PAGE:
Bulgarian Engineers, Doctors, Cooks, Most Likely to Head for GermanyBulgaria in EU | January 6, 2011, Thursday // 15:52| views
Bulgarian cooks may be lucky enough to find a job in Germany more easily than many other Bulgarian nationals. Photo by BGNES
Bulgarian engineers, doctors, cooks and waitresses have the highest chances to find legal employment in Germany, officials have said, citing German data about the available vacancies on the labor market.
A total of 150,000 seasonal workers from Bulgaria, Romania and Croatia will be able to head this year for Germany, a quota that Bulgarian officials find to be sufficient as it is up by 40,000 over the previous year.
Four years after they joined the EU, Bulgarian nationals must still obtain permits before they can work in any of the ten other partner nations, including Germany, despite freedom of movement being a founding European principle.
Bulgarian jobseekers can get a work permit in Germany only if the employer proves their pay and working conditions won't be worse than that of a German employee with the same skills.
Foreigners, who have worked in Germany after they were promised a legal job, have the right to file a complaint in court and seek their pay even if they have worked illegally, that is without a work permit and without paying taxes or insurances.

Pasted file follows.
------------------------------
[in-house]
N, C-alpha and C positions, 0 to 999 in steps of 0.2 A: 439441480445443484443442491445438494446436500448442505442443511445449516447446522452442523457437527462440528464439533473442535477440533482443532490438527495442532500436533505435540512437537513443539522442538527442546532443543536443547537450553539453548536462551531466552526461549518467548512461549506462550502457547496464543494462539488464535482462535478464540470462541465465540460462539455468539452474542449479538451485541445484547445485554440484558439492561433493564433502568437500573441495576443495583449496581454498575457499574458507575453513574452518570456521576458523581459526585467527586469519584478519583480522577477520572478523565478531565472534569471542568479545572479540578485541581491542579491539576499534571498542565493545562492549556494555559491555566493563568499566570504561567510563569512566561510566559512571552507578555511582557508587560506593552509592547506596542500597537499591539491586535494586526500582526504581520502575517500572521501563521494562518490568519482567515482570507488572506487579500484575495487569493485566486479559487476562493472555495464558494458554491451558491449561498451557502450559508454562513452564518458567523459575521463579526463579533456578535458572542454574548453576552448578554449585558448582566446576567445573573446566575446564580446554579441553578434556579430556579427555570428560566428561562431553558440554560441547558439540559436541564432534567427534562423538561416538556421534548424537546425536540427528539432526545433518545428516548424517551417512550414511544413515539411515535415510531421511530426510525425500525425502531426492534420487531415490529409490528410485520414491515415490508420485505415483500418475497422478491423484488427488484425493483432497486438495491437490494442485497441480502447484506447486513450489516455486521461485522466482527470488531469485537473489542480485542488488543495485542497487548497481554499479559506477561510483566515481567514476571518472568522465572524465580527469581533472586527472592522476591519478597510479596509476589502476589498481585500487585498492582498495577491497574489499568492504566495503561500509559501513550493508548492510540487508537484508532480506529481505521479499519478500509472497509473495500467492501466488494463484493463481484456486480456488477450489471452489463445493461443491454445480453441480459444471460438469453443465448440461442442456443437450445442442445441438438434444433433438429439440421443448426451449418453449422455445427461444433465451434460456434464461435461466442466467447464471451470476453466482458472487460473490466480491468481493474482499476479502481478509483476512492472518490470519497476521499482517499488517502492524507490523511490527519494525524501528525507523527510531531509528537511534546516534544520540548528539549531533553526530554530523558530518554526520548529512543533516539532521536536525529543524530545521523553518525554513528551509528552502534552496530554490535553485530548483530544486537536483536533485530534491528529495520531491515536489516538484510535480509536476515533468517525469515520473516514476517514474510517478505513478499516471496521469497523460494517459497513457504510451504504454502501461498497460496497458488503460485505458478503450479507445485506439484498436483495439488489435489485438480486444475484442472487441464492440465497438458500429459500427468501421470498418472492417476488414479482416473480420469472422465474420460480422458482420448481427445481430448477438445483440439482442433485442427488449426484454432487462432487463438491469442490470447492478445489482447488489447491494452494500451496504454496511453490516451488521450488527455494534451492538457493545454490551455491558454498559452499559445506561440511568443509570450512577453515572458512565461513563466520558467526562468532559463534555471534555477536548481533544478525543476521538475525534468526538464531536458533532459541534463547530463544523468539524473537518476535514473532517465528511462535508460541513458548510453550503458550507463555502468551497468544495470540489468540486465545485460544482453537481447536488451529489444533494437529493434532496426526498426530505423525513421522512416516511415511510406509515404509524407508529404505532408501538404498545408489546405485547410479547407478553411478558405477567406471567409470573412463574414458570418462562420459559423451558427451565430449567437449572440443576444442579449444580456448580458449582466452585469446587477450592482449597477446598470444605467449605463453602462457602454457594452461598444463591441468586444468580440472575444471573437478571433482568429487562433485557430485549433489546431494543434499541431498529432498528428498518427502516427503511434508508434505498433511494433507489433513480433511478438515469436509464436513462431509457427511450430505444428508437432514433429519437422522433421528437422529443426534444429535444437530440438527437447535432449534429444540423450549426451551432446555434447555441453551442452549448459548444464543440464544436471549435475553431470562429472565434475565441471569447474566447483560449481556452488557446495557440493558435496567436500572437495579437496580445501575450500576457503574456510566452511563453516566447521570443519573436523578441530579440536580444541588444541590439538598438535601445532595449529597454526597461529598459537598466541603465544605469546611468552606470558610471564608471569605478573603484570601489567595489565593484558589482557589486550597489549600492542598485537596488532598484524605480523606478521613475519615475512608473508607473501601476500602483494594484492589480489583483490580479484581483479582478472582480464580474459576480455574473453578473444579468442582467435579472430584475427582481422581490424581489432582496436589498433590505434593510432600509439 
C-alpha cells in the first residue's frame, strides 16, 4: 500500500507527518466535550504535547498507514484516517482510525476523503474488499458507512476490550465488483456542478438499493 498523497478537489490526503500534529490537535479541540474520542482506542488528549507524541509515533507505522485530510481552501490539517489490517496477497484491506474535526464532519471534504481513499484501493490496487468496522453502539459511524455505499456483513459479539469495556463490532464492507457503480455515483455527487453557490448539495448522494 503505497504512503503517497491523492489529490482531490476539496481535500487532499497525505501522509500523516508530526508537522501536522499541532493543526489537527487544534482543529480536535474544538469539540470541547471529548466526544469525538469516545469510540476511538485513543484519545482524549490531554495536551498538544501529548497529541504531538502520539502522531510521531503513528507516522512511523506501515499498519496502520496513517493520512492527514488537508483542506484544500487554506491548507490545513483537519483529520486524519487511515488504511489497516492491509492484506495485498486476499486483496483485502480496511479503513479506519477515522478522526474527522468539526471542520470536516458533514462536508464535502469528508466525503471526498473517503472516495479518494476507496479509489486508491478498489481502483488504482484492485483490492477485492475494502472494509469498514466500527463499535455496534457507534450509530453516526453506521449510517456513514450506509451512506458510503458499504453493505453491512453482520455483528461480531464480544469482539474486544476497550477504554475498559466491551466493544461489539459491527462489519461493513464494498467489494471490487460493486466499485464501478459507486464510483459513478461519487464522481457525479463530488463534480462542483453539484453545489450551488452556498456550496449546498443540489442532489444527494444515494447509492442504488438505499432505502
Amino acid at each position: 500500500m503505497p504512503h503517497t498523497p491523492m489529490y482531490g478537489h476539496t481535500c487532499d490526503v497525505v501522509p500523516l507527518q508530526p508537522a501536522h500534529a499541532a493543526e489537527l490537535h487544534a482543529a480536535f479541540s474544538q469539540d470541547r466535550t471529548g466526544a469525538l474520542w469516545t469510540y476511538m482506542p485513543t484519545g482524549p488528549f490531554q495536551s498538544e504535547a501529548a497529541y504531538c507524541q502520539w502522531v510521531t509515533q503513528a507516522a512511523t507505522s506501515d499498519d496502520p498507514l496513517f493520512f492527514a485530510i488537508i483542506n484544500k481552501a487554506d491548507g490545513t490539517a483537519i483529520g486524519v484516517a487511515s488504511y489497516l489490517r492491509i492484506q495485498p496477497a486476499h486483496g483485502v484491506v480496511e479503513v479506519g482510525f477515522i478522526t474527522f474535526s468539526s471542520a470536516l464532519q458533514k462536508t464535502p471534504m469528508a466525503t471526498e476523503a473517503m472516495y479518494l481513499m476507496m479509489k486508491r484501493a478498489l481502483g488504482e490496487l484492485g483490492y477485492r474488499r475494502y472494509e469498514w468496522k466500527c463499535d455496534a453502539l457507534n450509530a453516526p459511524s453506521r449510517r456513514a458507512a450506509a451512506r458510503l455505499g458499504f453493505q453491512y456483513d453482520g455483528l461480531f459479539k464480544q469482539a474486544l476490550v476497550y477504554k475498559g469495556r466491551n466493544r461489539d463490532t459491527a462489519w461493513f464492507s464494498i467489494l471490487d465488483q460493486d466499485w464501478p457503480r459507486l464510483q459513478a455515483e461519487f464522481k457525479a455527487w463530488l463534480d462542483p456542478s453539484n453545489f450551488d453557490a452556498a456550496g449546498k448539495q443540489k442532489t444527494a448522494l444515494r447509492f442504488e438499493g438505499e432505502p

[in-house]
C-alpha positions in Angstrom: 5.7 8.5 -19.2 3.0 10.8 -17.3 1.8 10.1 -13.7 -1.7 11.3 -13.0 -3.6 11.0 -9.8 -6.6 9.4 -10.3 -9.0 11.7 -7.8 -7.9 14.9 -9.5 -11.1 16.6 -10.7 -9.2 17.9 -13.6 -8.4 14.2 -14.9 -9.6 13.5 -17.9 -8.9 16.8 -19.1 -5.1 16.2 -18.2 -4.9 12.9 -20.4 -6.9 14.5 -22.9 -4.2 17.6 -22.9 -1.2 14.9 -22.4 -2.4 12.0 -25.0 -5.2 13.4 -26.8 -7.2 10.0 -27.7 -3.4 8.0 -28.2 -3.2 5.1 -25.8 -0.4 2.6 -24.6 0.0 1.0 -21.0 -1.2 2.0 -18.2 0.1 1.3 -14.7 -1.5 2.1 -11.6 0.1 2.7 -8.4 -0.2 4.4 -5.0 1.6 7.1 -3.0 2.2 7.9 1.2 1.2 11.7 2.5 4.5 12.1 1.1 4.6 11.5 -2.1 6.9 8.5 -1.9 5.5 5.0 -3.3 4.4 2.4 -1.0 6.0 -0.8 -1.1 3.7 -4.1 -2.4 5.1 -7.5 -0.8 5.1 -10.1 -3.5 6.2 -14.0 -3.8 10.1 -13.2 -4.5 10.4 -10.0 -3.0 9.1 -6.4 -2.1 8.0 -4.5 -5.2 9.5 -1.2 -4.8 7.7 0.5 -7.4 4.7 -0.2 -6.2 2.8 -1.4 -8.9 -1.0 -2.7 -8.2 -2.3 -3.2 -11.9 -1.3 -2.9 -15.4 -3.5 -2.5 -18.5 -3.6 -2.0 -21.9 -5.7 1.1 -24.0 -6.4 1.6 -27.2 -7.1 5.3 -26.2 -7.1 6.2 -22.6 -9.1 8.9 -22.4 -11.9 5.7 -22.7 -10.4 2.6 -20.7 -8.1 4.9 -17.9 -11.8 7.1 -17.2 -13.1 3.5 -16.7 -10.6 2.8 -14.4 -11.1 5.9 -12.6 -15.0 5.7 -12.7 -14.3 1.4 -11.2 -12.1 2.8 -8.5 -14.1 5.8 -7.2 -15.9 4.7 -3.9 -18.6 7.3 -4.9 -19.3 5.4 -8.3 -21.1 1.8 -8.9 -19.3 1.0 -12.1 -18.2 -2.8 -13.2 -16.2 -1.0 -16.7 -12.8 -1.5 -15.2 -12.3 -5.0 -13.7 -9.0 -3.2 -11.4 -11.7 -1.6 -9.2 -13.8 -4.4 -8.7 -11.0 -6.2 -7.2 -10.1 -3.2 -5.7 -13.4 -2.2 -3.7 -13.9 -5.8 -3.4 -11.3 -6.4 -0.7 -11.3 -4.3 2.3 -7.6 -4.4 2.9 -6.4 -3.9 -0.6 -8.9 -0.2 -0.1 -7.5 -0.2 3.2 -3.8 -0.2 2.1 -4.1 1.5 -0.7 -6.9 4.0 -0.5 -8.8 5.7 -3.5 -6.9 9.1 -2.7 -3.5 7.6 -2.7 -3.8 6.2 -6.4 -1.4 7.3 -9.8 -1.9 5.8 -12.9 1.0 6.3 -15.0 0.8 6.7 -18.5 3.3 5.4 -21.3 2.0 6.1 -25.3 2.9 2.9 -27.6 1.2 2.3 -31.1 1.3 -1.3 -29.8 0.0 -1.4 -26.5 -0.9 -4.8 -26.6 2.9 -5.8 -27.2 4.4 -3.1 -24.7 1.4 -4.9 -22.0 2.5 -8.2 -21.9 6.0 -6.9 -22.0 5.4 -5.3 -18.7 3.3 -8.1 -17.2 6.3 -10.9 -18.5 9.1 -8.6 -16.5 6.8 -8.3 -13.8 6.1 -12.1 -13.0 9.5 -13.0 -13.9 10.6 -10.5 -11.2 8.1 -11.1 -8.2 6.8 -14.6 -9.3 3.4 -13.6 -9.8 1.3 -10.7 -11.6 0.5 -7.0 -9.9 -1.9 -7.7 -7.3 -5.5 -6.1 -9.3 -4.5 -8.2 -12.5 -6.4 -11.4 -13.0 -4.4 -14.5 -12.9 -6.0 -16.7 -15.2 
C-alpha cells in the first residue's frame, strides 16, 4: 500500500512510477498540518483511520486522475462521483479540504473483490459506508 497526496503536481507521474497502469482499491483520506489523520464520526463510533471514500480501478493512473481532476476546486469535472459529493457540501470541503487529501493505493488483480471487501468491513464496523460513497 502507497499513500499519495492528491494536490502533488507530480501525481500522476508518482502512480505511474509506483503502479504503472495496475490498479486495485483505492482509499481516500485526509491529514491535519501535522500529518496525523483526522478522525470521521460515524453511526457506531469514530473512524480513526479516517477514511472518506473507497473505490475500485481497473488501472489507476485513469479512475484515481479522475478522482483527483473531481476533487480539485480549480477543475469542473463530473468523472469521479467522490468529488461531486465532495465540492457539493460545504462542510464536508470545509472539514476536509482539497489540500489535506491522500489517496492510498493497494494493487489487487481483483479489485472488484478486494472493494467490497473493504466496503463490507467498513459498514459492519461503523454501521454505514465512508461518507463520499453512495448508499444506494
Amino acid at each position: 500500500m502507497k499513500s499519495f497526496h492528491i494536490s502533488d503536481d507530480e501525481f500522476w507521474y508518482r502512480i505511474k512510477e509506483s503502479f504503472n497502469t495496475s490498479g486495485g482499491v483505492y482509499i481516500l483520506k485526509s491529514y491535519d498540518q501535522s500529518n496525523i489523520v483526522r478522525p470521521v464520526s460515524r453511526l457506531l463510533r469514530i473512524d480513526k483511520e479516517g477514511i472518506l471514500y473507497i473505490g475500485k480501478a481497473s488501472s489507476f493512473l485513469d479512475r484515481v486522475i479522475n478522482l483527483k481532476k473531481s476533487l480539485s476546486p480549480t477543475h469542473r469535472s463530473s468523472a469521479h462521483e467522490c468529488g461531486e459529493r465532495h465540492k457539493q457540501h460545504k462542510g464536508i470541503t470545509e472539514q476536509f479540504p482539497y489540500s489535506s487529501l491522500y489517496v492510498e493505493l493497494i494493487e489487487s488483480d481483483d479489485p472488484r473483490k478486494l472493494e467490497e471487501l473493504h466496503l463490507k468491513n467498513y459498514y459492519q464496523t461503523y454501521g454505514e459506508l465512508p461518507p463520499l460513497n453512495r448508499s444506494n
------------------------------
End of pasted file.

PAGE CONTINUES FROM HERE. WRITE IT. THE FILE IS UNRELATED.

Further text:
In most of the cases however the Bulgarian workers do not sign a written contract and arrive in Germany following a word-of-mouth recruiting, which includes negotiations about the pay per hour and the rent of the place, where the workers are accommodated.
Then they find themselves sharing a single densely packed grotty room and work long hours only to be left high and dry when their, usually Bulgarian, employers vanish into thin air a few months later.
Bulgarian politicians have recently renewed their calls for an open door labor market in the ten older member states, including Germany, that still impose restrictions for job-seekers from the country and its northern neighbor Romania.
Sofia says it does not expect all countries to lift the restrictions to their labor markets simultaneously, but wants to draw the public attention to the issue and pile up pressure on these countries.
The restrictions can be kept for another two years, until 2013, if the countries present evidence to back up their claims that the Bulgarian and Romanian job-seekers are a burden for their labor markets.
German analysts have commented that after the restrictions are lifted, there will be a discrimination of a different sort – the pay for the Germans may fall to the levels, which are just enough to lure Eastern Europeans.
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